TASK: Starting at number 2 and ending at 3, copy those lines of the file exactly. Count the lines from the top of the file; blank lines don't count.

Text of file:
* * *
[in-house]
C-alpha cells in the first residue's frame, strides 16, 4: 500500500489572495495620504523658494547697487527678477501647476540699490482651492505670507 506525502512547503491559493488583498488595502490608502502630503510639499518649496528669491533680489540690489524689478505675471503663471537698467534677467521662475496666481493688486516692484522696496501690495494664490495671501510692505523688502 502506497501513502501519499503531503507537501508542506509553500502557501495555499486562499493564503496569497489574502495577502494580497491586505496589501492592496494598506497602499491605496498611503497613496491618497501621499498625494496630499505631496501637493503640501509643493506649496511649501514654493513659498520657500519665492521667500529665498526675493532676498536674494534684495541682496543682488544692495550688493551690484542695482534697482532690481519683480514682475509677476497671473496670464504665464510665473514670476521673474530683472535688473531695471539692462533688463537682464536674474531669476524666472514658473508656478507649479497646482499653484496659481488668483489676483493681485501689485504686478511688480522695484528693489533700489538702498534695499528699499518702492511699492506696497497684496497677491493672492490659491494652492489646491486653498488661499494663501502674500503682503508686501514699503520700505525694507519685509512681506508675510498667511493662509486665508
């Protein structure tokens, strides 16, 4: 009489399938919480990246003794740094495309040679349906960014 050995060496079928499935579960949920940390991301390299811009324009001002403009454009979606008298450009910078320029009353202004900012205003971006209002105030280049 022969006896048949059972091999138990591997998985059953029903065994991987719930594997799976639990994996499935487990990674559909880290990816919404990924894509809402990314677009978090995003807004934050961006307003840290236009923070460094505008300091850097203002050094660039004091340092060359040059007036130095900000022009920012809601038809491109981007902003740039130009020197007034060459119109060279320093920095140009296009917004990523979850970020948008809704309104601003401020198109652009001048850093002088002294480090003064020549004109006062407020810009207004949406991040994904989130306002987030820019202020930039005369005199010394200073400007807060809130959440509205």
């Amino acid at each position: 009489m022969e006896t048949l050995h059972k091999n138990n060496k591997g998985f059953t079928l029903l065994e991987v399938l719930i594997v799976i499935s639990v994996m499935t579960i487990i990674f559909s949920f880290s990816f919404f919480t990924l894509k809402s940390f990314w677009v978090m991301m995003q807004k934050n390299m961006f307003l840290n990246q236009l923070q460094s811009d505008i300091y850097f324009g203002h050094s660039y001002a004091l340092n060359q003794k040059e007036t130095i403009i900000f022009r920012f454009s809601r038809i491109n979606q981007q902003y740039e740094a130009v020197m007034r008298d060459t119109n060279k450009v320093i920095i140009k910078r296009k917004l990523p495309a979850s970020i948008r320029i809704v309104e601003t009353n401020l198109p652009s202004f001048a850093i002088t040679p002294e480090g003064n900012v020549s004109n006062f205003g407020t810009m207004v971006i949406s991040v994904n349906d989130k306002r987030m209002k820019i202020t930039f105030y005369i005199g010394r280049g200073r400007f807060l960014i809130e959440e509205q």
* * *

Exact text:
C-alpha cells in the first residue's frame, strides 16, 4: 500500500489572495495620504523658494547697487527678477501647476540699490482651492505670507 506525502512547503491559493488583498488595502490608502502630503510639499518649496528669491533680489540690489524689478505675471503663471537698467534677467521662475496666481493688486516692484522696496501690495494664490495671501510692505523688502 502506497501513502501519499503531503507537501508542506509553500502557501495555499486562499493564503496569497489574502495577502494580497491586505496589501492592496494598506497602499491605496498611503497613496491618497501621499498625494496630499505631496501637493503640501509643493506649496511649501514654493513659498520657500519665492521667500529665498526675493532676498536674494534684495541682496543682488544692495550688493551690484542695482534697482532690481519683480514682475509677476497671473496670464504665464510665473514670476521673474530683472535688473531695471539692462533688463537682464536674474531669476524666472514658473508656478507649479497646482499653484496659481488668483489676483493681485501689485504686478511688480522695484528693489533700489538702498534695499528699499518702492511699492506696497497684496497677491493672492490659491494652492489646491486653498488661499494663501502674500503682503508686501514699503520700505525694507519685509512681506508675510498667511493662509486665508
């Protein structure tokens, strides 16, 4: 009489399938919480990246003794740094495309040679349906960014 050995060496079928499935579960949920940390991301390299811009324009001002403009454009979606008298450009910078320029009353202004900012205003971006209002105030280049 022969006896048949059972091999138990591997998985059953029903065994991987719930594997799976639990994996499935487990990674559909880290990816919404990924894509809402990314677009978090995003807004934050961006307003840290236009923070460094505008300091850097203002050094660039004091340092060359040059007036130095900000022009920012809601038809491109981007902003740039130009020197007034060459119109060279320093920095140009296009917004990523979850970020948008809704309104601003401020198109652009001048850093002088002294480090003064020549004109006062407020810009207004949406991040994904989130306002987030820019202020930039005369005199010394200073400007807060809130959440509205």